Hello Joachim,

Joachim Jacob | VIB | wrote, On 03/26/2013 10:01 AM:
> 
> abrt was filling the root directory indeed. So disabled it.
> 
> I have done some exporting tests, and the behaviour is not consistent.
> 
> 1. *size*: in general, it worked out for smaller datasets, and usually 
> crashed on bigger ones (starting from 3 GB). So size is key?
> 2. But now I have found several histories of 4.5GB that I was able to 
> export... So far for the size hypothesis.
> 
> Another observation: when the export crashes, the corresponding webhandler 
> process dies.
> 

A crashing python process crosses the fine boundary between the Galaxy code and 
Python internals... perhaps the Galaxy developers can help with this problem.

It would be helpful to find a reproducible case with a specific history or a 
specific sequence of events, then someone can help you with the debugging.

Once you find a history that causes a crash (every time or sometimes, but in a 
reproducible way), try to pinpoint when exactly it happens:
Is it when you start preparing the export (and "export_history.py" is running 
as a job), or when you start downloading the exported file.
(I'm a bit behind on the export mechanism, so perhaps there are other steps 
involved?).

Couple of things to try:

1. set "cleanup_job=never" in your universe_wsgi.ini - this will keep the 
temporary files, and will help you re-produce jobs later.

2. Enable "abrt" again - it is not the problem (just the symptom).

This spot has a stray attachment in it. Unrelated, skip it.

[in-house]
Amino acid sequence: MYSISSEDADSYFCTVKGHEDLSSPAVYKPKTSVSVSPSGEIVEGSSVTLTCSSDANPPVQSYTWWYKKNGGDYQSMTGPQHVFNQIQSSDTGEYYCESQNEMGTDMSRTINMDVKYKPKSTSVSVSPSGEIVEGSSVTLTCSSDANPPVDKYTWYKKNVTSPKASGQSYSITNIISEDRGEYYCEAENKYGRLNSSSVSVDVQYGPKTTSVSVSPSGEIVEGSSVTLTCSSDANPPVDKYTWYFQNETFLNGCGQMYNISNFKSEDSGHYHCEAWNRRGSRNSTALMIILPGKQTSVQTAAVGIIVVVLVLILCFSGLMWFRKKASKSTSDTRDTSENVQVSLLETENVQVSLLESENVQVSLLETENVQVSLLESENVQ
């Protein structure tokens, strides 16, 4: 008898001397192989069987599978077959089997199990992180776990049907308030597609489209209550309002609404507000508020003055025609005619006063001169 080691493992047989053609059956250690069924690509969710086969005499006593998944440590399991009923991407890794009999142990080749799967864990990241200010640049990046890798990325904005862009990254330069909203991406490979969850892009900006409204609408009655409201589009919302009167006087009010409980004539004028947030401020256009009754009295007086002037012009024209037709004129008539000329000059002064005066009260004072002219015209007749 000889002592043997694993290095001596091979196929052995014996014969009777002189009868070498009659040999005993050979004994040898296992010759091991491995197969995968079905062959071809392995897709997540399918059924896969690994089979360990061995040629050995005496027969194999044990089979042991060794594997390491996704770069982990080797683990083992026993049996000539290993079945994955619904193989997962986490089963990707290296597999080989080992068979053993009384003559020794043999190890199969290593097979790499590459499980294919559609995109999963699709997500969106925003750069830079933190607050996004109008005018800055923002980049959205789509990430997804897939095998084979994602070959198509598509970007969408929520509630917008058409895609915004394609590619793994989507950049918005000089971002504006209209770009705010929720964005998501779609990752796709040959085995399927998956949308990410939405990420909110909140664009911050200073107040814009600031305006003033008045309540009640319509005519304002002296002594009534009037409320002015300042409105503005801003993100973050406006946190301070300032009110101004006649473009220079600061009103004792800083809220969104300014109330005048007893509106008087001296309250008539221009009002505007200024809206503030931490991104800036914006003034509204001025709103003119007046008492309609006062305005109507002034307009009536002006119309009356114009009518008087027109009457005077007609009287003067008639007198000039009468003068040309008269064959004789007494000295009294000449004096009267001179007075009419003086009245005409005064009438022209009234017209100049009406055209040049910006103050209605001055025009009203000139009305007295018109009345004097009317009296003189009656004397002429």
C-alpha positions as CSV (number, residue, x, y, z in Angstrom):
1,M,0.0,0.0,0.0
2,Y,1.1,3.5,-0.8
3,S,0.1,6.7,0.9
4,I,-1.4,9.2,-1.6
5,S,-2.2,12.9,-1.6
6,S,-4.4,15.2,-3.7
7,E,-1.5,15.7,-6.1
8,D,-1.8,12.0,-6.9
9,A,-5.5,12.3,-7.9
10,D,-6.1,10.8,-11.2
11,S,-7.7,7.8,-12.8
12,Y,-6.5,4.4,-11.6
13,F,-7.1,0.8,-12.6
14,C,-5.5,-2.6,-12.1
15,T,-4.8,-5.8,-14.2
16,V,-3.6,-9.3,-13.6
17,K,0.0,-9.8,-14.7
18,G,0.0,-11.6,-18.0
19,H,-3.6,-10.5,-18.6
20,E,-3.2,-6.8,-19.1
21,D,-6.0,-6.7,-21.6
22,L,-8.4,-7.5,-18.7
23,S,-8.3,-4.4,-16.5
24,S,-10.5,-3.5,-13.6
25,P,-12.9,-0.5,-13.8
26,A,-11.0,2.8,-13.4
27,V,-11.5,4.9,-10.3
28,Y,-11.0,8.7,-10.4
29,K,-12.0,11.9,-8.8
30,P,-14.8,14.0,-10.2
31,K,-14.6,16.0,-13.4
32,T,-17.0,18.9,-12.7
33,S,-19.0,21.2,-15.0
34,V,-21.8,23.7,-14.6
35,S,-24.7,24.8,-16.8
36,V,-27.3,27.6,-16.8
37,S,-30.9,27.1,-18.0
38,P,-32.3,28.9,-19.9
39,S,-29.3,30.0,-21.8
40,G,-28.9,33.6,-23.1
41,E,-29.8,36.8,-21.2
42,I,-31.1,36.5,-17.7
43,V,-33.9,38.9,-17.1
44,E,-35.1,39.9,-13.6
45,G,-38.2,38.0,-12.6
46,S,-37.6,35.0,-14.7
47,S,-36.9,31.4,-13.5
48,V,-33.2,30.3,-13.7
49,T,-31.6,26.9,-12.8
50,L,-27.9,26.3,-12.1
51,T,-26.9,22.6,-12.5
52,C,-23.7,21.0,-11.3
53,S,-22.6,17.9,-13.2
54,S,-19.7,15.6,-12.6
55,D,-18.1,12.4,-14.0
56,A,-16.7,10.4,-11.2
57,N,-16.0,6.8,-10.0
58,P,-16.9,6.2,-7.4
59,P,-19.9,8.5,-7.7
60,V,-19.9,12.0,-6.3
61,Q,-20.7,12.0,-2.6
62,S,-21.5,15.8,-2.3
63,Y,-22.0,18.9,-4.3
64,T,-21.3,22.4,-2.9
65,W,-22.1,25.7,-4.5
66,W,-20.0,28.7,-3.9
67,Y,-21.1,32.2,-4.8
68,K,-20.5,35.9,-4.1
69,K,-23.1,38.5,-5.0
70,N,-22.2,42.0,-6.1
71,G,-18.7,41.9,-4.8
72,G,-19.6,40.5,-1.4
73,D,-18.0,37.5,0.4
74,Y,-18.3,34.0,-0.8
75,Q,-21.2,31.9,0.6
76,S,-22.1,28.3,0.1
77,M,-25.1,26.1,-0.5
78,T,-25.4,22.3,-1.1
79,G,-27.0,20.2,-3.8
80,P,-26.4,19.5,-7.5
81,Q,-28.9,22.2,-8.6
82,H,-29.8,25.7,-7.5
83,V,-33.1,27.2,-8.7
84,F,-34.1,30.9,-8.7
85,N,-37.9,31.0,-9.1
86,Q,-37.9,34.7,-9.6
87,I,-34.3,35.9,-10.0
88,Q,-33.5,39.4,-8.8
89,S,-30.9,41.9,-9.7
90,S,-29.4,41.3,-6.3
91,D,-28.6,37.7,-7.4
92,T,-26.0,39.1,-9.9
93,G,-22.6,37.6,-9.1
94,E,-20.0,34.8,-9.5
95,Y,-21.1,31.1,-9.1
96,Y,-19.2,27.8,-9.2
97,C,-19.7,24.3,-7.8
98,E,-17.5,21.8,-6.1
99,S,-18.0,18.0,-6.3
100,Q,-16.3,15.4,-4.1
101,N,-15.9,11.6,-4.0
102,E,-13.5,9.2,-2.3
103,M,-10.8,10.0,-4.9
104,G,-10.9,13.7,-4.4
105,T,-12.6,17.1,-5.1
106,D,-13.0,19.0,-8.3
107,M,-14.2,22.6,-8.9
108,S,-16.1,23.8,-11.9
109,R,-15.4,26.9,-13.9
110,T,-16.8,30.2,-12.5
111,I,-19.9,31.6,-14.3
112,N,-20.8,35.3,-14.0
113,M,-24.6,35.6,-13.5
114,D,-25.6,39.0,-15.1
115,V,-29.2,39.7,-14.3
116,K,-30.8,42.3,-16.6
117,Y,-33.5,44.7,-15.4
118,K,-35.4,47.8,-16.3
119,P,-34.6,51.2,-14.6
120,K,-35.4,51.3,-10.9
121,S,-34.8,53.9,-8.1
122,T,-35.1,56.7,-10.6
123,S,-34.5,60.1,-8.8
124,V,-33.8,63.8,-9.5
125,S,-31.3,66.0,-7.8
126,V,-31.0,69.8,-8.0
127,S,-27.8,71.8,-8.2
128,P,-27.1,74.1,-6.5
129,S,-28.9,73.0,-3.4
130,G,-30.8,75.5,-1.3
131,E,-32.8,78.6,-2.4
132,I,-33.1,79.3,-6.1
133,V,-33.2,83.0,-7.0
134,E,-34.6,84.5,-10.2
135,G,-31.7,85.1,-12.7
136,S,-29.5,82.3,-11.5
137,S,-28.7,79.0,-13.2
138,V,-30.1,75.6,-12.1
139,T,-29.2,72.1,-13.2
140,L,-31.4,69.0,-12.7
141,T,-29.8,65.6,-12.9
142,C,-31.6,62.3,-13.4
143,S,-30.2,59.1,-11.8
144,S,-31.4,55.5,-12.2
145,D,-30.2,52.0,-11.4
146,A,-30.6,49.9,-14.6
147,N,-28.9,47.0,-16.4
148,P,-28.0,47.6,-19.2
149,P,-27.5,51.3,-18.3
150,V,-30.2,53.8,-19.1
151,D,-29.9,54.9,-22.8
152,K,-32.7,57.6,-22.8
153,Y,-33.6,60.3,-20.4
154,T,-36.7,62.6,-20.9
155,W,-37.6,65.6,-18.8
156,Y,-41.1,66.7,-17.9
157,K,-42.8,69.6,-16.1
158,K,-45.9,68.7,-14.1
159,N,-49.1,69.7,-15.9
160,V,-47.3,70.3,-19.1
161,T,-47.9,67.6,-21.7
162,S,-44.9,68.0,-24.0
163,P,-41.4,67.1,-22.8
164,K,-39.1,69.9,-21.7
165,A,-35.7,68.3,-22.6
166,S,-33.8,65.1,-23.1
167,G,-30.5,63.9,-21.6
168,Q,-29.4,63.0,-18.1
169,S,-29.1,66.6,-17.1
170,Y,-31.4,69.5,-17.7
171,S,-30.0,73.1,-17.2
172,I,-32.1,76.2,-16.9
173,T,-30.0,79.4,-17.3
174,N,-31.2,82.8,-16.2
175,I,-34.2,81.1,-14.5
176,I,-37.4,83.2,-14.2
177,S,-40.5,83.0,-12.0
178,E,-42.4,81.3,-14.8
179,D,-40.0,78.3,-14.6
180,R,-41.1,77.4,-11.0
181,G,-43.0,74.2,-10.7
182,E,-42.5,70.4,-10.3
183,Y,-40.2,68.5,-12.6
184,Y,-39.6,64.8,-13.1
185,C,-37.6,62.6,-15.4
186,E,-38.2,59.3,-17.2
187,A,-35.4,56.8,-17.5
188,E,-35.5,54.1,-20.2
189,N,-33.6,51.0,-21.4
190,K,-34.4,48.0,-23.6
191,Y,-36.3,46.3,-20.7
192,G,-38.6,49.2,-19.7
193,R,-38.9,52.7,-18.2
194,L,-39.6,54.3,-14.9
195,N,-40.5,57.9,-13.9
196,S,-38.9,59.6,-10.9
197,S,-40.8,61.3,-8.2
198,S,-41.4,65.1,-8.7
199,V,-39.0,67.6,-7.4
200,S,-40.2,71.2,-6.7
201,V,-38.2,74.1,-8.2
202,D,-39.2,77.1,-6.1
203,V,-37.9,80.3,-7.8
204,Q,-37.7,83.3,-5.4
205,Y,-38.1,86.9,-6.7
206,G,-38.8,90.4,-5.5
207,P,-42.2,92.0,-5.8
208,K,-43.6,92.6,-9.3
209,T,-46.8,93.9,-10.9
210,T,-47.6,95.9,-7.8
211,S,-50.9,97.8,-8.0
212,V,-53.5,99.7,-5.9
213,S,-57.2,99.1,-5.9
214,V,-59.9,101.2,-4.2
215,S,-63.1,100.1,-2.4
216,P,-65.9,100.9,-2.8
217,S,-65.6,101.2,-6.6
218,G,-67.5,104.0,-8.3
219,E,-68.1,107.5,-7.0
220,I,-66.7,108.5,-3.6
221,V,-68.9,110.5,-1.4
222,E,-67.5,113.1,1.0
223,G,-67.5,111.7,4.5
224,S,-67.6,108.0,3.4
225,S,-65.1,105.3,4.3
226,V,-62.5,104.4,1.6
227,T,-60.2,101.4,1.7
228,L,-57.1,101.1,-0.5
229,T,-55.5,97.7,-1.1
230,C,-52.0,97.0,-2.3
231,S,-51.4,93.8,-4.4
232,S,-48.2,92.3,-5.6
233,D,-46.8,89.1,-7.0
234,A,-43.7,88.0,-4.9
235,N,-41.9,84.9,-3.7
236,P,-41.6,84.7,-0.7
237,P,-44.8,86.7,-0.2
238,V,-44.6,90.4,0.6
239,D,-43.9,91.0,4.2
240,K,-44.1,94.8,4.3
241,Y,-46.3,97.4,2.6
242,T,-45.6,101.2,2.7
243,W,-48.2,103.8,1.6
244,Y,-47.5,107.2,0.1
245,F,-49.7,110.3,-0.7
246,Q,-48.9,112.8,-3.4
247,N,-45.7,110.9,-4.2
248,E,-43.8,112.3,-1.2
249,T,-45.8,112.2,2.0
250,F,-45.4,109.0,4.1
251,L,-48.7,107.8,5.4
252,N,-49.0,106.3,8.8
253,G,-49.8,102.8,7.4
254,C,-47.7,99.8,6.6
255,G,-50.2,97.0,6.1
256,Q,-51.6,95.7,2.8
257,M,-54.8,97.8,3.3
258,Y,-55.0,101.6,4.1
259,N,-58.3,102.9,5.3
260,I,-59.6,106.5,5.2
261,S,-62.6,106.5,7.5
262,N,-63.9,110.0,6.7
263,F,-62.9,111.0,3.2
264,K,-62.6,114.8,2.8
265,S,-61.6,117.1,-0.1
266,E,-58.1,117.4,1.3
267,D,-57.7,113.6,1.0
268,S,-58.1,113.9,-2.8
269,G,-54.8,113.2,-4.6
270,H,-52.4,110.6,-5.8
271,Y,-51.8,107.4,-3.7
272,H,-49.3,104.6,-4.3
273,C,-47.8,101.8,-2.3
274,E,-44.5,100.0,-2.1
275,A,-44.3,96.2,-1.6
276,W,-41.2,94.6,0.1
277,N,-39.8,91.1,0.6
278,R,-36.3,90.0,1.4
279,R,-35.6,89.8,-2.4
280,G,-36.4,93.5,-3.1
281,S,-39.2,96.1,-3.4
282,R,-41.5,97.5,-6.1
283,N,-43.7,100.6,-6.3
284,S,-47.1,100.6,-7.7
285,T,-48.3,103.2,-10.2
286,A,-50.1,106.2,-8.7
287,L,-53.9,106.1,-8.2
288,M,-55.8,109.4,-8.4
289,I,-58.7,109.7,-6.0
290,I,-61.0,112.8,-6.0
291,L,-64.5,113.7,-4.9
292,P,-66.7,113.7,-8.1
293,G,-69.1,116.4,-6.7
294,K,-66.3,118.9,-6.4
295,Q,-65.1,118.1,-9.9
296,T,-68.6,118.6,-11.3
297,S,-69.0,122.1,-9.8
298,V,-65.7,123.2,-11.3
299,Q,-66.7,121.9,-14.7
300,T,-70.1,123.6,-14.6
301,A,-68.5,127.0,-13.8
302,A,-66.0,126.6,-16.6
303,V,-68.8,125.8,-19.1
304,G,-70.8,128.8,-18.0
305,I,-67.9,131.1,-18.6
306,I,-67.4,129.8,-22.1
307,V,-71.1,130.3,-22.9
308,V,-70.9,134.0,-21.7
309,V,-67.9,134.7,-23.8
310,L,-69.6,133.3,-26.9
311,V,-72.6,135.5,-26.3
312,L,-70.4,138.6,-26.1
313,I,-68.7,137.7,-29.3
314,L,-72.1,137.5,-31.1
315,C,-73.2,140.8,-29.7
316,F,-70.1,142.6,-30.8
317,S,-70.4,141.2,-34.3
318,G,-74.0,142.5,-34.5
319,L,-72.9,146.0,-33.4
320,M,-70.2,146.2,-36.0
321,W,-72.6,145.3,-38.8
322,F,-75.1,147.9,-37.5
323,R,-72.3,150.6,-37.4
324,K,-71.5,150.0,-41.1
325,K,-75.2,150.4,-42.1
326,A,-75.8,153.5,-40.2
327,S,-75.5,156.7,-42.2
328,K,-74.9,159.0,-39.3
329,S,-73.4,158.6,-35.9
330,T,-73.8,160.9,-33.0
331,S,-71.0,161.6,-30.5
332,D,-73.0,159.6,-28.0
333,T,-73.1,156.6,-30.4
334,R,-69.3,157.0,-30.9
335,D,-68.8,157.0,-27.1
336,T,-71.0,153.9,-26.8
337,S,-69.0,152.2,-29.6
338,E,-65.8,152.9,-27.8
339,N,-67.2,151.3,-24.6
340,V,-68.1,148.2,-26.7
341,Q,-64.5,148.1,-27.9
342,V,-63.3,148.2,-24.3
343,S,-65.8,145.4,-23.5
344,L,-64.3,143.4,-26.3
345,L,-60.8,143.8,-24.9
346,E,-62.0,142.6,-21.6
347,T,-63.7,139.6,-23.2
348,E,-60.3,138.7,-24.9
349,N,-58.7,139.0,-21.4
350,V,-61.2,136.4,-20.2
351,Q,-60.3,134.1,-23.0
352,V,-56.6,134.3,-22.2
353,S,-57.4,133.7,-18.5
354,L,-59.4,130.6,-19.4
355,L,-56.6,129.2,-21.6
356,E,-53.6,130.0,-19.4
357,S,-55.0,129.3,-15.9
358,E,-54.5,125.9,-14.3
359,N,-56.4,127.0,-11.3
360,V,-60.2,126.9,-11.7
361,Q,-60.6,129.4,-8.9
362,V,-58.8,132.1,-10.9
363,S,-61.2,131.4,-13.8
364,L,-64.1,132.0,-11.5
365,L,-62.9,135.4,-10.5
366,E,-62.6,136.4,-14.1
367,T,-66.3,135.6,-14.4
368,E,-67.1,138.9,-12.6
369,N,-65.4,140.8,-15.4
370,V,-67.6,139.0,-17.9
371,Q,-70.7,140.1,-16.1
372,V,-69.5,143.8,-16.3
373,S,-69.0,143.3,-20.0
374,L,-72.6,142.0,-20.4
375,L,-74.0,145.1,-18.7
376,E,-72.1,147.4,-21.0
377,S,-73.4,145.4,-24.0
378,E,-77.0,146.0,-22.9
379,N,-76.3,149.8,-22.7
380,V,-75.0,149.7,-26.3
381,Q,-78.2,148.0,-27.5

You can cleanup the "/var/spool/abrt/XXX" directory from previous crash logs, 
then reproduce a new crash, and look at the collected files (assuming you have 
enough space to store at least one crash).
In particular, look at the file called "coredump" - it will tell you which 
script has crashed.
Try running:
    $ file /var/spool/abrt/XXXX/coredump
    coredump ELF 64-bit LSB core file x86-64, version 1 (SYSV), SVR4-style, 
from 'python XXXXXX.py'

Instead of "XXXX.py" it would show the python script that crashed (hopefully 
with full command-line parameters).

It won't show which python statement caused the crash, but it will point in the 
right direction.

> So now I suspect something to be wrong with the datasets, but I am not able 
> to trace something meaningful in the logs.  I am not confident in turning on 
> logging in Python yet, but apparently this happens with the module "logging" 
> initiated like logging.getLogger( __name__ ).
> 

It could be a bad dataset (file on disk), or a problem in the database, or 
something completely different (a bug in the python archive module).
No point guessing until there are more details.

-gordon
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